Occur commonly, usually easy to treat
Nosebleeds are very common, particularly in children and in the elderly. They can affect both or just one nostril and usually stop after a few minutes. However, they can last for 15 minutes or more. Simple first aid measures usually stop the flow but if bleeding is very heavy or continues for 20-30 minutes, you need to attend an Emergency Department.
Most nosebleeds are at the front of the nose and come from the network of fine blood vessels lying just under the skin on the septum (the cartilaginous wall between the nostrils). The vessels are easily inflamed and damaged, such as when you have a cold or if the nose is picked. Other situations that often cause nosebleeds include:
- Falls onto the face or a punch to the nose.
- Blowing your nose hard
- Blocked, stuffy noses or sinusitis
- Dry air, particularly at altitude
- Hayfever and overuse of decongestants
These types of nosebleed are more common in children and usually stop on their own. They are not usually a sign of anything serious.
The nose can also bleed from arteries further back and higher up in the nose. This type of bleed is more common in adults and can be more difficult to treat. The bleeding can be very unpleasant as it is often much heavier than an anterior bleed and blood can run down the back of the throat leading to coughing and vomiting blood. Posterior bleeds can be caused by many conditions including:
- Medicines that thin the blood such as aspirin and warfarin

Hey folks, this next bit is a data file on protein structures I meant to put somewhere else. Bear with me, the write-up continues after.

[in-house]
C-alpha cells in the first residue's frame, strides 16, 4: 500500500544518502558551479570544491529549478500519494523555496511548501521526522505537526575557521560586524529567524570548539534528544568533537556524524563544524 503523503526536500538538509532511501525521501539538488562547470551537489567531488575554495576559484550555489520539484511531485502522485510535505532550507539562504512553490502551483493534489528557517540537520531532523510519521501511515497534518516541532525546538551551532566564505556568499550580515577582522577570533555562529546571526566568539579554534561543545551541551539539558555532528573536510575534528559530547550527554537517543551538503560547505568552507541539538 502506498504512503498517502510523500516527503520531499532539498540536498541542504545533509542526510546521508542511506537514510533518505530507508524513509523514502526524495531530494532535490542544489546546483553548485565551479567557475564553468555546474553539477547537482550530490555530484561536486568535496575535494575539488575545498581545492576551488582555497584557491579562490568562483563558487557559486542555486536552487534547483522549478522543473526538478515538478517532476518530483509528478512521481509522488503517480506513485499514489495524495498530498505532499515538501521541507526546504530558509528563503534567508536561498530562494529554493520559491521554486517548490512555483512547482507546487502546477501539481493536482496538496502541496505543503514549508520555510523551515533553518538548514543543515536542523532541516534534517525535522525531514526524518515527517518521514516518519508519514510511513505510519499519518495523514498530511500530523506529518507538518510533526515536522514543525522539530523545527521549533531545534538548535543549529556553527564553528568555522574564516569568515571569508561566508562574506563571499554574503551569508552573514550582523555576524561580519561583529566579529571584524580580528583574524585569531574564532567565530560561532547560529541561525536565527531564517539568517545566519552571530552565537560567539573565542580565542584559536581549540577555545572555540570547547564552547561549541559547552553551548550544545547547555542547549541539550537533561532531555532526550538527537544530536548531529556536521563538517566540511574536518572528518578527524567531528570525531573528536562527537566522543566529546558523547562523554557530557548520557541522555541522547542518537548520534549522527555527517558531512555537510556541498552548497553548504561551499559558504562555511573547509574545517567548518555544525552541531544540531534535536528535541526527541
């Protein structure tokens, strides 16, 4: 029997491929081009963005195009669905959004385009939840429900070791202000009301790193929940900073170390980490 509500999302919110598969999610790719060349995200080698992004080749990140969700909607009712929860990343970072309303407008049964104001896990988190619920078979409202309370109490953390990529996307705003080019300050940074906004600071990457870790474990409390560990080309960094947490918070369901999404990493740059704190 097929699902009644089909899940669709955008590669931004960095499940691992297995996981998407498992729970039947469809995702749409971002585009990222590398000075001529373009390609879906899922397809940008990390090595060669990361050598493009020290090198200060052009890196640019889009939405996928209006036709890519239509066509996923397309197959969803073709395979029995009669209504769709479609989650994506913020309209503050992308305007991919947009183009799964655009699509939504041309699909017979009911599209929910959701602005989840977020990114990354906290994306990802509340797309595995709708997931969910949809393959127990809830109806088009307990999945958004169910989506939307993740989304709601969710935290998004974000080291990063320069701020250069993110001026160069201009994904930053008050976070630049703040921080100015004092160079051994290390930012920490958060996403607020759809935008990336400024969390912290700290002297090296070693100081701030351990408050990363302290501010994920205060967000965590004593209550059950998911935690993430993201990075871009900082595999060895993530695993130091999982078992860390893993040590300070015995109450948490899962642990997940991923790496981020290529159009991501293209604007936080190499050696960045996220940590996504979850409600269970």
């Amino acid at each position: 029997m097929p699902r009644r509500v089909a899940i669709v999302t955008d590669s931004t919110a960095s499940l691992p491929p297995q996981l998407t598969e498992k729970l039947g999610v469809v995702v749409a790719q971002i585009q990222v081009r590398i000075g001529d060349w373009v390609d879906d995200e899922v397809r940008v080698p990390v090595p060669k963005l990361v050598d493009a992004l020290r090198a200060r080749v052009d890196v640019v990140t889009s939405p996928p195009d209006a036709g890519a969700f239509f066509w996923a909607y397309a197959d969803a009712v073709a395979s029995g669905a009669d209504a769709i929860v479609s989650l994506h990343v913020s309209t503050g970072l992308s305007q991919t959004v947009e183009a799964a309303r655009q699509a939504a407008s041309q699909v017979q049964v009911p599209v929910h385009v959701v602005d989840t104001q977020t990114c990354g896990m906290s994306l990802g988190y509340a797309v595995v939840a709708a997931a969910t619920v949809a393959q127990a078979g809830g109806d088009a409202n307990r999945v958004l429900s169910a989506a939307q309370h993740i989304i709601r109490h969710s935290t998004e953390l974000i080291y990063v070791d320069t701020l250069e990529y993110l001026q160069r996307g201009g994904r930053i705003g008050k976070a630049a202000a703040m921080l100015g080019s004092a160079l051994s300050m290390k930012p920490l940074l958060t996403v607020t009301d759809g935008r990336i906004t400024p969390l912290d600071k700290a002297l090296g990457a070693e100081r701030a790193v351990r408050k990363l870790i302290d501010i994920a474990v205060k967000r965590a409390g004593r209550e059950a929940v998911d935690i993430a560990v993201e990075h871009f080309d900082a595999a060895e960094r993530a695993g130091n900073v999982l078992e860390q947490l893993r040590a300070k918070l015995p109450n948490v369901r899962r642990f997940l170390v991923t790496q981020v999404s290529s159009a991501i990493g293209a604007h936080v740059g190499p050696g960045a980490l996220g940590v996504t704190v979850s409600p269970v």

- High blood pressure (hypertension) or clotting disorders such as haemophilia.
- Blows to the head, broken noses and recent nasal surgery
- Rarer conditions such as tumours in the sinuses and nasal cavity, leukaemia and genetic conditions that make the walls of blood vessels more fragile.
What to do
- Sit down and squeeze the soft part of your nostrils together for 20 to 30 minutes.
- Lean forward and breath through your mouth. This allows blood to drain from the nostril and not down the back of the throat.
- Put something cold (a bag of frozen peas or an icepack) over the bridge of the nose to help the blood vessels shrink down and stop bleeding.
If the nosebleed stops, you won’t usually need to see a doctor. Leave any blood that remains in the nostril and don’t pick or blow it out – removing the clot may start the nose bleeding again. Avoid hot drinks and hot baths as both will cause the blood vessels in the nose to dilate and may increase the chance of rebleeding.
If a nosebleed continues beyond 20-30 minutes and none of the above works, then you should contact Bluezone or go to A&E – GPs don’t usually have the right equipment to hand.
If the bleed is anterior and a bleeding point can be seen, it can often be cauterised with a small silver nitrate stick that shrinks down the blood vessels. After this is done you may be given some antiseptic ointment to rub on the area.
If bleeding continues, the nose may be packed with gauze or various devices including balloons to try to stem the bleeding. If a posterior bleed is suspected, these packs may be kept in place for at least 24 hours and blood tests are usually taken to check for blood loss and clotting disorders. Very occasionally, if you’ve lost a lot of blood, you may need a blood transfusion.
Contact Bluezone if:
- You have repeated nosebleeds
- You have fallen or taken a hit to the nose
- You take blood thinning tablets or regular aspirin
- A child under two years has a nosebleed
- The nosebleed continues for more than 20-30 minutes or is very heavy
- You are having difficulty breathing or have swallowed a lot of blood which makes you vomit